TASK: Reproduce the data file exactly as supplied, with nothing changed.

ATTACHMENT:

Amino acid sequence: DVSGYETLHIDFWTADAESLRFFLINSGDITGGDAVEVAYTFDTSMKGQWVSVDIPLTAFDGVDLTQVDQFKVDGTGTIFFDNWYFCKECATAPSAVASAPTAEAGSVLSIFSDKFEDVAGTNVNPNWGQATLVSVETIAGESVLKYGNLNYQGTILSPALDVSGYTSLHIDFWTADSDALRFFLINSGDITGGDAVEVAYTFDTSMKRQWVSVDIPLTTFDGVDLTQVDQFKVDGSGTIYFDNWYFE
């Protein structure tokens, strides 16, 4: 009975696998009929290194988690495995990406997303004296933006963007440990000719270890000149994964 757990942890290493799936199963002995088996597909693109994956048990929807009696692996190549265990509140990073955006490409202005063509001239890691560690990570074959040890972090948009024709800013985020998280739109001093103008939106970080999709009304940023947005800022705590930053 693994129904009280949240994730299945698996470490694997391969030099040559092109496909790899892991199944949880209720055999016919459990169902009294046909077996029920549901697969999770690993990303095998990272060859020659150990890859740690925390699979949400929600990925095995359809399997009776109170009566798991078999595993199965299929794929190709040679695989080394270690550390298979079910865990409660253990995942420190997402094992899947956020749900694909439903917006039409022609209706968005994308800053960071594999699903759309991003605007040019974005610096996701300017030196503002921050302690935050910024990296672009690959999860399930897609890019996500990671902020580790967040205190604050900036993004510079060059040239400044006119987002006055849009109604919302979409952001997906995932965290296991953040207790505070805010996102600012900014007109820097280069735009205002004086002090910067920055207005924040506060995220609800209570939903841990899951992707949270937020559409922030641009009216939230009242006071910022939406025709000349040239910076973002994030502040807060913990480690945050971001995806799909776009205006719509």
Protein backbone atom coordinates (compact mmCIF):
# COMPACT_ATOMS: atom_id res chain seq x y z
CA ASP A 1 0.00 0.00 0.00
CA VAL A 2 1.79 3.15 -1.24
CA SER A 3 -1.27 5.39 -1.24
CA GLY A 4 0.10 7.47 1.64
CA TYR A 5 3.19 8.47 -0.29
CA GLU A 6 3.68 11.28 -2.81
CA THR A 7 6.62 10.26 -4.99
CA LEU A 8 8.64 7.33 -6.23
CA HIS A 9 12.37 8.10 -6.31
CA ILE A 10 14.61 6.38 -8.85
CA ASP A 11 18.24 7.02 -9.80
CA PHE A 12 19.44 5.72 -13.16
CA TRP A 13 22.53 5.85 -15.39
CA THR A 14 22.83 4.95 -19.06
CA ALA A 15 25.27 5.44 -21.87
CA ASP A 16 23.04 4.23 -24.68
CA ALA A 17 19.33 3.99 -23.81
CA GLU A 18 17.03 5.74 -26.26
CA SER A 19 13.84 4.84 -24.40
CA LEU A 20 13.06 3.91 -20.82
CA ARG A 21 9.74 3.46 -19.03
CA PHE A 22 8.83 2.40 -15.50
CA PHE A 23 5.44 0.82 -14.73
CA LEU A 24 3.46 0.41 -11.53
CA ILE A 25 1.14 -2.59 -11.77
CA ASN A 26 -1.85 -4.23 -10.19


Amino acid sequence: DVSGYETLHIDFWTADAESLRFFLINSGDITGGDAVEVAYTFDTSMKGQWVSVDIPLTAFDGVDLTQVDQFKVDGTGTIFFDNWYFCKECATAPSAVASAPTAEAGSVLSIFSDKFEDVAGTNVNPNWGQATLVSVETIAGESVLKYGNLNYQGTILSPALDVSGYTSLHIDFWTADSDALRFFLINSGDITGGDAVEVAYTFDTSMKRQWVSVDIPLTTFDGVDLTQVDQFKVDGSGTIYFDNWYFE
């Protein structure tokens, strides 16, 4: 009975696998009929290194988690495995990406997303004296933006963007440990000719270890000149994964 757990942890290493799936199963002995088996597909693109994956048990929807009696692996190549265990509140990073955006490409202005063509001239890691560690990570074959040890972090948009024709800013985020998280739109001093103008939106970080999709009304940023947005800022705590930053 693994129904009280949240994730299945698996470490694997391969030099040559092109496909790899892991199944949880209720055999016919459990169902009294046909077996029920549901697969999770690993990303095998990272060859020659150990890859740690925390699979949400929600990925095995359809399997009776109170009566798991078999595993199965299929794929190709040679695989080394270690550390298979079910865990409660253990995942420190997402094992899947956020749900694909439903917006039409022609209706968005994308800053960071594999699903759309991003605007040019974005610096996701300017030196503002921050302690935050910024990296672009690959999860399930897609890019996500990671902020580790967040205190604050900036993004510079060059040239400044006119987002006055849009109604919302979409952001997906995932965290296991953040207790505070805010996102600012900014007109820097280069735009205002004086002090910067920055207005924040506060995220609800209570939903841990899951992707949270937020559409922030641009009216939230009242006071910022939406025709000349040239910076973002994030502040807060913990480690945050971001995806799909776009205006719509």
Protein backbone atom coordinates (compact mmCIF):
# COMPACT_ATOMS: atom_id res chain seq x y z
CA ASP A 1 0.00 0.00 0.00
CA VAL A 2 1.79 3.15 -1.24
CA SER A 3 -1.27 5.39 -1.24
CA GLY A 4 0.10 7.47 1.64
CA TYR A 5 3.19 8.47 -0.29
CA GLU A 6 3.68 11.28 -2.81
CA THR A 7 6.62 10.26 -4.99
CA LEU A 8 8.64 7.33 -6.23
CA HIS A 9 12.37 8.10 -6.31
CA ILE A 10 14.61 6.38 -8.85
CA ASP A 11 18.24 7.02 -9.80
CA PHE A 12 19.44 5.72 -13.16
CA TRP A 13 22.53 5.85 -15.39
CA THR A 14 22.83 4.95 -19.06
CA ALA A 15 25.27 5.44 -21.87
CA ASP A 16 23.04 4.23 -24.68
CA ALA A 17 19.33 3.99 -23.81
CA GLU A 18 17.03 5.74 -26.26
CA SER A 19 13.84 4.84 -24.40
CA LEU A 20 13.06 3.91 -20.82
CA ARG A 21 9.74 3.46 -19.03
CA PHE A 22 8.83 2.40 -15.50
CA PHE A 23 5.44 0.82 -14.73
CA LEU A 24 3.46 0.41 -11.53
CA ILE A 25 1.14 -2.59 -11.77
CA ASN A 26 -1.85 -4.23 -10.19